Waking up with puffy eyelids—known as eyelid edema—occurs because of fluid retention. During sleep, the body’s heart rate and blood pressure slow down. As a result, less blood circulates, which can lead to eyelid edema in the morning. It resolves quickly once you are awake.

  • What causes under-eye swelling?

    Swelling under your eye—commonly known as bags under your eyes—can be caused by:

    • Age
    • Allergies
    • Fluid retention
    • Heredity
    • Lack of sleep
    • Smoking

    Other causes of under-eye swelling include cellulitis, conjunctivitis, and herpes infection of the eye. 

  • How do you treat a swollen eyelid?

    It depends on the cause. A cool eye compress can help to reduce eyelid edema. A warm compress can help eyelid swelling from a stye or chalazion. If allergies are causing eyelid swelling, antihistamines like Benadryl or eye drops can help to reduce swelling.

8 Sources
Verywell Health uses only high-quality sources, including peer-reviewed studies, to support the facts within our articles. Read our editorial process to learn more about how we fact-check and keep our content accurate, reliable, and trustworthy.
  1. Azari AA, Barney NP. Conjunctivitis: a systematic review of diagnosis and treatment. JAMA. 2013;310(16):1721-9. doi:10.1001/jama.2013.280318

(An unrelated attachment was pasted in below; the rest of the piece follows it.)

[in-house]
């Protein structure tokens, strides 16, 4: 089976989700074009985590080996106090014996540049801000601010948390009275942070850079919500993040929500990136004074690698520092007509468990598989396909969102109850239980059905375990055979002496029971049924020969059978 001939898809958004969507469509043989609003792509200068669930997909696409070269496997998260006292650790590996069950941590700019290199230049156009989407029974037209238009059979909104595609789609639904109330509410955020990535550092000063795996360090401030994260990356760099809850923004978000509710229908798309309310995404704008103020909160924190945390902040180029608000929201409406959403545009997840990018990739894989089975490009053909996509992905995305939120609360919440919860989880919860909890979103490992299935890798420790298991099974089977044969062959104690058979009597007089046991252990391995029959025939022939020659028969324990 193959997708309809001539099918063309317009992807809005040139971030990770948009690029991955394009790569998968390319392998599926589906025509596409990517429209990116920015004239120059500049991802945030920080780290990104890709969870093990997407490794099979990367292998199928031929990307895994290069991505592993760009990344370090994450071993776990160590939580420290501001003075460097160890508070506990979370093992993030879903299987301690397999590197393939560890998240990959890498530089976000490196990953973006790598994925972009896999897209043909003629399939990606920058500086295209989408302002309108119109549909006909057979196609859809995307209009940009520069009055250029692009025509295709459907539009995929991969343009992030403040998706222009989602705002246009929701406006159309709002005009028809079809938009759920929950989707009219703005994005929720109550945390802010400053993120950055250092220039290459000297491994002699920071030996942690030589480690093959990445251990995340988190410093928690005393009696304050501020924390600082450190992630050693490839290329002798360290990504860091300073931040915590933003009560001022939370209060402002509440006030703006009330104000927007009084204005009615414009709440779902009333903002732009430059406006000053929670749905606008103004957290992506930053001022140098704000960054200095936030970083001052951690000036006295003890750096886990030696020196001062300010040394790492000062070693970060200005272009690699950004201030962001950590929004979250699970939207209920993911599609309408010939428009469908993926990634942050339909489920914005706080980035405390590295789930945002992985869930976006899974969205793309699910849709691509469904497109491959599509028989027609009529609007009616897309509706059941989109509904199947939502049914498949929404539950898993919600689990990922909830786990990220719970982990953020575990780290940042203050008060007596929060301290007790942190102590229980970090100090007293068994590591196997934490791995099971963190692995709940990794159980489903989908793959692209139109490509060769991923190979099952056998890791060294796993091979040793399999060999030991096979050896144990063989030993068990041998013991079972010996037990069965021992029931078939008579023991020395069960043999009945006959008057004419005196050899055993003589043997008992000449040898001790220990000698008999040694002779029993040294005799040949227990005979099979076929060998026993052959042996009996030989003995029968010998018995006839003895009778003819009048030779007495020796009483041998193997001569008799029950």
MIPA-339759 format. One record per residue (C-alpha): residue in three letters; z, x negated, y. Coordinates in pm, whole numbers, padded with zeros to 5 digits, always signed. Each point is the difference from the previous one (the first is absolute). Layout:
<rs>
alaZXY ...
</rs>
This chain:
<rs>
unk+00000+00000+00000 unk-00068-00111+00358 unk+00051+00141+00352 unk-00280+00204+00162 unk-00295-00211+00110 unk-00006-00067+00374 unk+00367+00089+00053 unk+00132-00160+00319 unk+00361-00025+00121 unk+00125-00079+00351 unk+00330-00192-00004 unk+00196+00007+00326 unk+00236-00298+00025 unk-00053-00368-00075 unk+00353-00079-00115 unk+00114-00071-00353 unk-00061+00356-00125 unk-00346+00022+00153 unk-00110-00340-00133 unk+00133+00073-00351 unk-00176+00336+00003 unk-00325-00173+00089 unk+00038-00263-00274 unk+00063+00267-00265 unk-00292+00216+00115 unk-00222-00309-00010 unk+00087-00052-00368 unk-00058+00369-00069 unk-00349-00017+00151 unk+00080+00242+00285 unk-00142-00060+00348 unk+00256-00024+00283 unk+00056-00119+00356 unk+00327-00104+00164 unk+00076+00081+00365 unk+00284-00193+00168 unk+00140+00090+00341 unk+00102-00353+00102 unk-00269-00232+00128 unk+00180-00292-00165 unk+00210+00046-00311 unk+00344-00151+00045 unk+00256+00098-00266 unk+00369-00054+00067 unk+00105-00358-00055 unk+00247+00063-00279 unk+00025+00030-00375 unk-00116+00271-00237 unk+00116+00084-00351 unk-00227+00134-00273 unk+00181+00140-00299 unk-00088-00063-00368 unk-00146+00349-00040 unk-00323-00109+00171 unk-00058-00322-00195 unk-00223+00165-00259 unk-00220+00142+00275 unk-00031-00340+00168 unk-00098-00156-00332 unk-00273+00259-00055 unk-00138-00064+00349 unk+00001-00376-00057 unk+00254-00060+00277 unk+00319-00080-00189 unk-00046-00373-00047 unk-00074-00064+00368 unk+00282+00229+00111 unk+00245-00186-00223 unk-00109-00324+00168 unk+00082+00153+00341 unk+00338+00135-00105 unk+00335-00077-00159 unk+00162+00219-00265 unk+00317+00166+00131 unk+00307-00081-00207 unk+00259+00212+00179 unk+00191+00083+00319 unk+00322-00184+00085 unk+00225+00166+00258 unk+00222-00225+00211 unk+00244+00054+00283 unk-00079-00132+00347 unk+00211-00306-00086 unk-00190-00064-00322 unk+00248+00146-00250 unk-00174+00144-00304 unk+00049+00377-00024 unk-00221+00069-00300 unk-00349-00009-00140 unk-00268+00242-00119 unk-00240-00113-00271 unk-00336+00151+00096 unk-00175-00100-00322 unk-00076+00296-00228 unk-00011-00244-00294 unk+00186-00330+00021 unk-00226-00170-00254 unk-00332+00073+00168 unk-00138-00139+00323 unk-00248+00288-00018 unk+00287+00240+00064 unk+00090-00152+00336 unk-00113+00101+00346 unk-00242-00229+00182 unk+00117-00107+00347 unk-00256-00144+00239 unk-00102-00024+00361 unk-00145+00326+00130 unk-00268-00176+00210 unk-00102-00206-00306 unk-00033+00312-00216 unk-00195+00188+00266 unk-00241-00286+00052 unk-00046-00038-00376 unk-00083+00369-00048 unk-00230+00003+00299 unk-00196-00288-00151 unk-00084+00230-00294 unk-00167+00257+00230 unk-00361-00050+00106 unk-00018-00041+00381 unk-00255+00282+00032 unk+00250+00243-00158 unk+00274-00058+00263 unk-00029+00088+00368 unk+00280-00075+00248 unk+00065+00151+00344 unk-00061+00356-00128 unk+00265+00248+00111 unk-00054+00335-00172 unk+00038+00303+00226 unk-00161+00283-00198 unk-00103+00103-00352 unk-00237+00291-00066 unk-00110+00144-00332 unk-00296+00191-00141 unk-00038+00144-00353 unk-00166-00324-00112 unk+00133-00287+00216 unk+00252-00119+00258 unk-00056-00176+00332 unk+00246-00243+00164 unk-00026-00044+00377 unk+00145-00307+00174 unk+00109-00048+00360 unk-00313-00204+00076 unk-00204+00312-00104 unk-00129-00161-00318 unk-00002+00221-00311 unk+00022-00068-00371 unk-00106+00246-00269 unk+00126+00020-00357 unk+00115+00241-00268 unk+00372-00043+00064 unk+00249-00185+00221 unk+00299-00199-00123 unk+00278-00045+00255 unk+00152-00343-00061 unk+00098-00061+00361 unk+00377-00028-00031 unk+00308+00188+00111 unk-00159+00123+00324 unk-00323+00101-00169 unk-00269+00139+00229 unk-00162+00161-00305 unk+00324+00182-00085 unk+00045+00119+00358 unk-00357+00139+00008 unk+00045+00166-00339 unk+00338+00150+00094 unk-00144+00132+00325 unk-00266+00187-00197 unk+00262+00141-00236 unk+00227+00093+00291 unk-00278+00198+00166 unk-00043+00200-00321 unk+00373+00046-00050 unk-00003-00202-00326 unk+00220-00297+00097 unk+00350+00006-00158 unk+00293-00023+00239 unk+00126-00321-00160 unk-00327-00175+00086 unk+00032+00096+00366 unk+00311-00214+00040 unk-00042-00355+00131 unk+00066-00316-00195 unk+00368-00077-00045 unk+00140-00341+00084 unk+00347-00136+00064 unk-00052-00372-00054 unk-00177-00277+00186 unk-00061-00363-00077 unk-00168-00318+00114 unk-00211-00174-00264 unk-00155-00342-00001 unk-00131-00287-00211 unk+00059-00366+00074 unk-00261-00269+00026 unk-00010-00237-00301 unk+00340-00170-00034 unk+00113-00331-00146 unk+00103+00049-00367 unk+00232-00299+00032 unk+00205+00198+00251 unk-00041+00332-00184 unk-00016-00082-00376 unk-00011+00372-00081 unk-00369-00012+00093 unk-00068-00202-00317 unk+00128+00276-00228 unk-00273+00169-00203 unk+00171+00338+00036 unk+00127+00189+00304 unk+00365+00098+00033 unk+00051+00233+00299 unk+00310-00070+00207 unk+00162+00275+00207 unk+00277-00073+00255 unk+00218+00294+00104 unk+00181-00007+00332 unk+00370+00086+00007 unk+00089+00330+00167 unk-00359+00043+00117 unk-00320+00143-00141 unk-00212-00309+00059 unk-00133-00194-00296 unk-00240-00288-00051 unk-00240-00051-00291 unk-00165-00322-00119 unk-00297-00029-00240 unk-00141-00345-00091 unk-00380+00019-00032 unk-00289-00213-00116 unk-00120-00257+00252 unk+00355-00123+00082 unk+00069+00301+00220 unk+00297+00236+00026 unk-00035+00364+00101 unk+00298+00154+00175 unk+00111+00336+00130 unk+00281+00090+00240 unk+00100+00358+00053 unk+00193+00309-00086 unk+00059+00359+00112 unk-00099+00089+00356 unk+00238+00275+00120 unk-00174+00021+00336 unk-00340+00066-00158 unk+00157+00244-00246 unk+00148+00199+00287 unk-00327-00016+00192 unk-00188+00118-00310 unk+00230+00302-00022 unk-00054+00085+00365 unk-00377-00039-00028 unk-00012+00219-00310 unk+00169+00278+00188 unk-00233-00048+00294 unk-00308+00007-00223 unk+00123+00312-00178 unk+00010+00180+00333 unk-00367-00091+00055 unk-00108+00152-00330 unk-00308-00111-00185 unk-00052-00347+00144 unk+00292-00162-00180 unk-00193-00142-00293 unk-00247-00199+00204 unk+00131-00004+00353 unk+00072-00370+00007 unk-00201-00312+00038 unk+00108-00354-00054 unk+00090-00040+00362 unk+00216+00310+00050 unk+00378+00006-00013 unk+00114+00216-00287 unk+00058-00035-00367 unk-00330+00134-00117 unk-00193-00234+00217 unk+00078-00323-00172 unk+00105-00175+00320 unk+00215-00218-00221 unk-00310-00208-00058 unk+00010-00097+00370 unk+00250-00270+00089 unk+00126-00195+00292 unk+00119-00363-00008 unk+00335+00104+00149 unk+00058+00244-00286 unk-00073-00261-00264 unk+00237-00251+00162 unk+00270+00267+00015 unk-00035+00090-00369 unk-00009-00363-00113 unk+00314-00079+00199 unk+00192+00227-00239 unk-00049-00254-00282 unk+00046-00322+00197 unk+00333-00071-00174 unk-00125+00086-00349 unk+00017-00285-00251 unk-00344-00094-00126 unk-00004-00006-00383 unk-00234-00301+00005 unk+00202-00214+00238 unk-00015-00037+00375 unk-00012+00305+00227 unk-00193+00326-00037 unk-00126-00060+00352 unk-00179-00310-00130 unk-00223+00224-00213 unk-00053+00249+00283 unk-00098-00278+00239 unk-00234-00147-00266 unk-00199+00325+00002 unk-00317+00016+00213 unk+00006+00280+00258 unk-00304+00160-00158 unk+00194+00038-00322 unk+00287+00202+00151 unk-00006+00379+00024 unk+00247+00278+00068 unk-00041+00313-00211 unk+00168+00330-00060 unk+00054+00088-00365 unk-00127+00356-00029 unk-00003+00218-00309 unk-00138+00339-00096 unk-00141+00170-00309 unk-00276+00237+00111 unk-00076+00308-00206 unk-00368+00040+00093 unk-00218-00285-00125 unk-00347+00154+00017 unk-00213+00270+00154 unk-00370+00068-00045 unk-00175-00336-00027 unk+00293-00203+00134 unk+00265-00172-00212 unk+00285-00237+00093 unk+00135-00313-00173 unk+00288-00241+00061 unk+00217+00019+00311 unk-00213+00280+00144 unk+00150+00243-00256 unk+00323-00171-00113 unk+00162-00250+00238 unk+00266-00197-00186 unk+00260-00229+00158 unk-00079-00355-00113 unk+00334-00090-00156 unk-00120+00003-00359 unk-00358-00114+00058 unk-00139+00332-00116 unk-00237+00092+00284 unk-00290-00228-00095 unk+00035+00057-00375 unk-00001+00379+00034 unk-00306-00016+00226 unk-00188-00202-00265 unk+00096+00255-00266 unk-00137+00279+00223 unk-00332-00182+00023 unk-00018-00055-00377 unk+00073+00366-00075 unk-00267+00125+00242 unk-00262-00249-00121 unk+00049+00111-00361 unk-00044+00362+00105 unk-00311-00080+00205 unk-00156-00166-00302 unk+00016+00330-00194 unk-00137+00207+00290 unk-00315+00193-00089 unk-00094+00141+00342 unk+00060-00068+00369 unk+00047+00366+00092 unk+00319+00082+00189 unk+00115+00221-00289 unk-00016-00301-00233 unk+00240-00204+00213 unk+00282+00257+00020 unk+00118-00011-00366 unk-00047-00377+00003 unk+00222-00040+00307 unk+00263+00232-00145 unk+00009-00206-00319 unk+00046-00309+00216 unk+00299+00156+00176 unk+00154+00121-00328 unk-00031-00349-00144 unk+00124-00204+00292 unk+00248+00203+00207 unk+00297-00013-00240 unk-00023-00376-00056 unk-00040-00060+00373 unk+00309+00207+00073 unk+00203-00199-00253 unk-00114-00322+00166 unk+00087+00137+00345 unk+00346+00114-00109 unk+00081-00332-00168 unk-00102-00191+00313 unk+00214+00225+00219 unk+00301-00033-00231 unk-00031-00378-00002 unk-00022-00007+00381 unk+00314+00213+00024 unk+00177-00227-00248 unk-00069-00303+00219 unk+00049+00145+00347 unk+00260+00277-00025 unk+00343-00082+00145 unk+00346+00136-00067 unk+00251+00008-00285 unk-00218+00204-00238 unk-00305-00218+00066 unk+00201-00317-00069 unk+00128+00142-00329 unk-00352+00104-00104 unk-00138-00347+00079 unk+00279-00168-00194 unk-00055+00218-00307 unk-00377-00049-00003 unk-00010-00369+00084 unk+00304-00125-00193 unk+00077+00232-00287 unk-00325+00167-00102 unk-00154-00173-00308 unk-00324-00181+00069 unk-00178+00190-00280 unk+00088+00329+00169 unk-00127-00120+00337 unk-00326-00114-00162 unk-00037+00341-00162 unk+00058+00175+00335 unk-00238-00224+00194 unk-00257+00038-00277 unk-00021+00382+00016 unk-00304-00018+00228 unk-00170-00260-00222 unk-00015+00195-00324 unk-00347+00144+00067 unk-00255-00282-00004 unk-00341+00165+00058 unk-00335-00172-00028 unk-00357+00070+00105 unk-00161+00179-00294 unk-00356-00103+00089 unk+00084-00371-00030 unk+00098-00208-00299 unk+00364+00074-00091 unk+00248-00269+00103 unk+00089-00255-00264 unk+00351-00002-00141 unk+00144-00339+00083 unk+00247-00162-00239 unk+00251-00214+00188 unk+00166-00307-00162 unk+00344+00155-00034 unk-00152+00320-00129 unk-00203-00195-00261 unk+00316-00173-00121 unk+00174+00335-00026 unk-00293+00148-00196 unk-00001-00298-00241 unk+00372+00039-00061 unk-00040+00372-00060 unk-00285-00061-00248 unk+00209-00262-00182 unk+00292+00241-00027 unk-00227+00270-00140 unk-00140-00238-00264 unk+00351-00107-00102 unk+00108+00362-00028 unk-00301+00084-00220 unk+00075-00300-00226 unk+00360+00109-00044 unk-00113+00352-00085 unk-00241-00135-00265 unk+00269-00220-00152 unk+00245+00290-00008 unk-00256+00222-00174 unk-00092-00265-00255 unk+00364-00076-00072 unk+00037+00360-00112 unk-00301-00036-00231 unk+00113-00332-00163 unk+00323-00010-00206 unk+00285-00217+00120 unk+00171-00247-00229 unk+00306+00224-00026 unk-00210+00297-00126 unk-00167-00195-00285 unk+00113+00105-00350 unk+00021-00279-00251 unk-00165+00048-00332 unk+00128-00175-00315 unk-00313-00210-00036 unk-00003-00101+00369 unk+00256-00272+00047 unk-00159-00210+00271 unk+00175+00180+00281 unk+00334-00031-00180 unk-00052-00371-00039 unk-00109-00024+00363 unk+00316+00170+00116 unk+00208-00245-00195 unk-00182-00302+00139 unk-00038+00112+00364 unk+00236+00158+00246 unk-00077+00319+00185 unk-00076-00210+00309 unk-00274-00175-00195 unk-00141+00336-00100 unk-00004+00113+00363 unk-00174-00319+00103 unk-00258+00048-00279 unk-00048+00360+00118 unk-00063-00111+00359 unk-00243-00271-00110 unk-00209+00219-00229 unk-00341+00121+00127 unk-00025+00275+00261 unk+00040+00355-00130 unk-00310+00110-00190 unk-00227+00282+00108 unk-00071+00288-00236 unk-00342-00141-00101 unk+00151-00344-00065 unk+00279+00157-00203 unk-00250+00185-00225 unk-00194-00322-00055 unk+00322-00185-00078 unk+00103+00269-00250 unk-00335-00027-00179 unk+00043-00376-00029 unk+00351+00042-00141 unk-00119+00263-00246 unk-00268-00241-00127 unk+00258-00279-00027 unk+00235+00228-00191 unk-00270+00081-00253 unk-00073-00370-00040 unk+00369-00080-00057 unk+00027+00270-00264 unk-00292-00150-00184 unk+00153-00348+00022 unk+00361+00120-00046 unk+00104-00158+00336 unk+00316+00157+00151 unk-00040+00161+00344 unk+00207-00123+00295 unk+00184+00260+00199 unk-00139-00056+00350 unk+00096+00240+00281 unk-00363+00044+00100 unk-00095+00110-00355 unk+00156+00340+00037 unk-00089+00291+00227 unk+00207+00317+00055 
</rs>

2. Diouf MS, Tall A, Ndiaye C, Thiam A, Deguenonvo R, Ndiaye M. Complications of sinusitis: An 80-case series from the ENT and neurosurgery departments of the Fann university hospital center of Dakar, Senegal. Eur Ann Otorhinolaryngol Head Neck Dis. 2020 Dec;137(6):473-476. doi:10.1016/j.anorl.2020.03.014. 

  3. Khatwani PR, Goel NP, Trivedi KY, Aggarwal SV. Unveiling endophthalmitis post COVID-19 - A case series. Indian J Ophthalmol. 2021 Oct;69(10):2869-2871. doi:10.4103/ijo.IJO_1616_21.

  4. National Eczema Society. Eczema Around the Eyes.

  5. National Eye Institute. Graves' eye disease.

  6. Iancu GM, Stănilă DM, Cipăian RC, Rotaru M. Ophthalmic herpes zoster with severe complications in an immunocompromised patient: A case report and review of the literature. Exp Ther Med. 2022 Mar;23(3):214. doi:10.3892/etm.2022.11138. 

  7. National Health Service. Eyelid problems.

  8. American Academy of Ophthalmology. Bags under the eyes.

By Troy Bedinghaus, OD
Troy L. Bedinghaus, OD, board-certified optometric physician, owns Lakewood Family Eye Care in Florida. He is an active member of the American Optometric Association.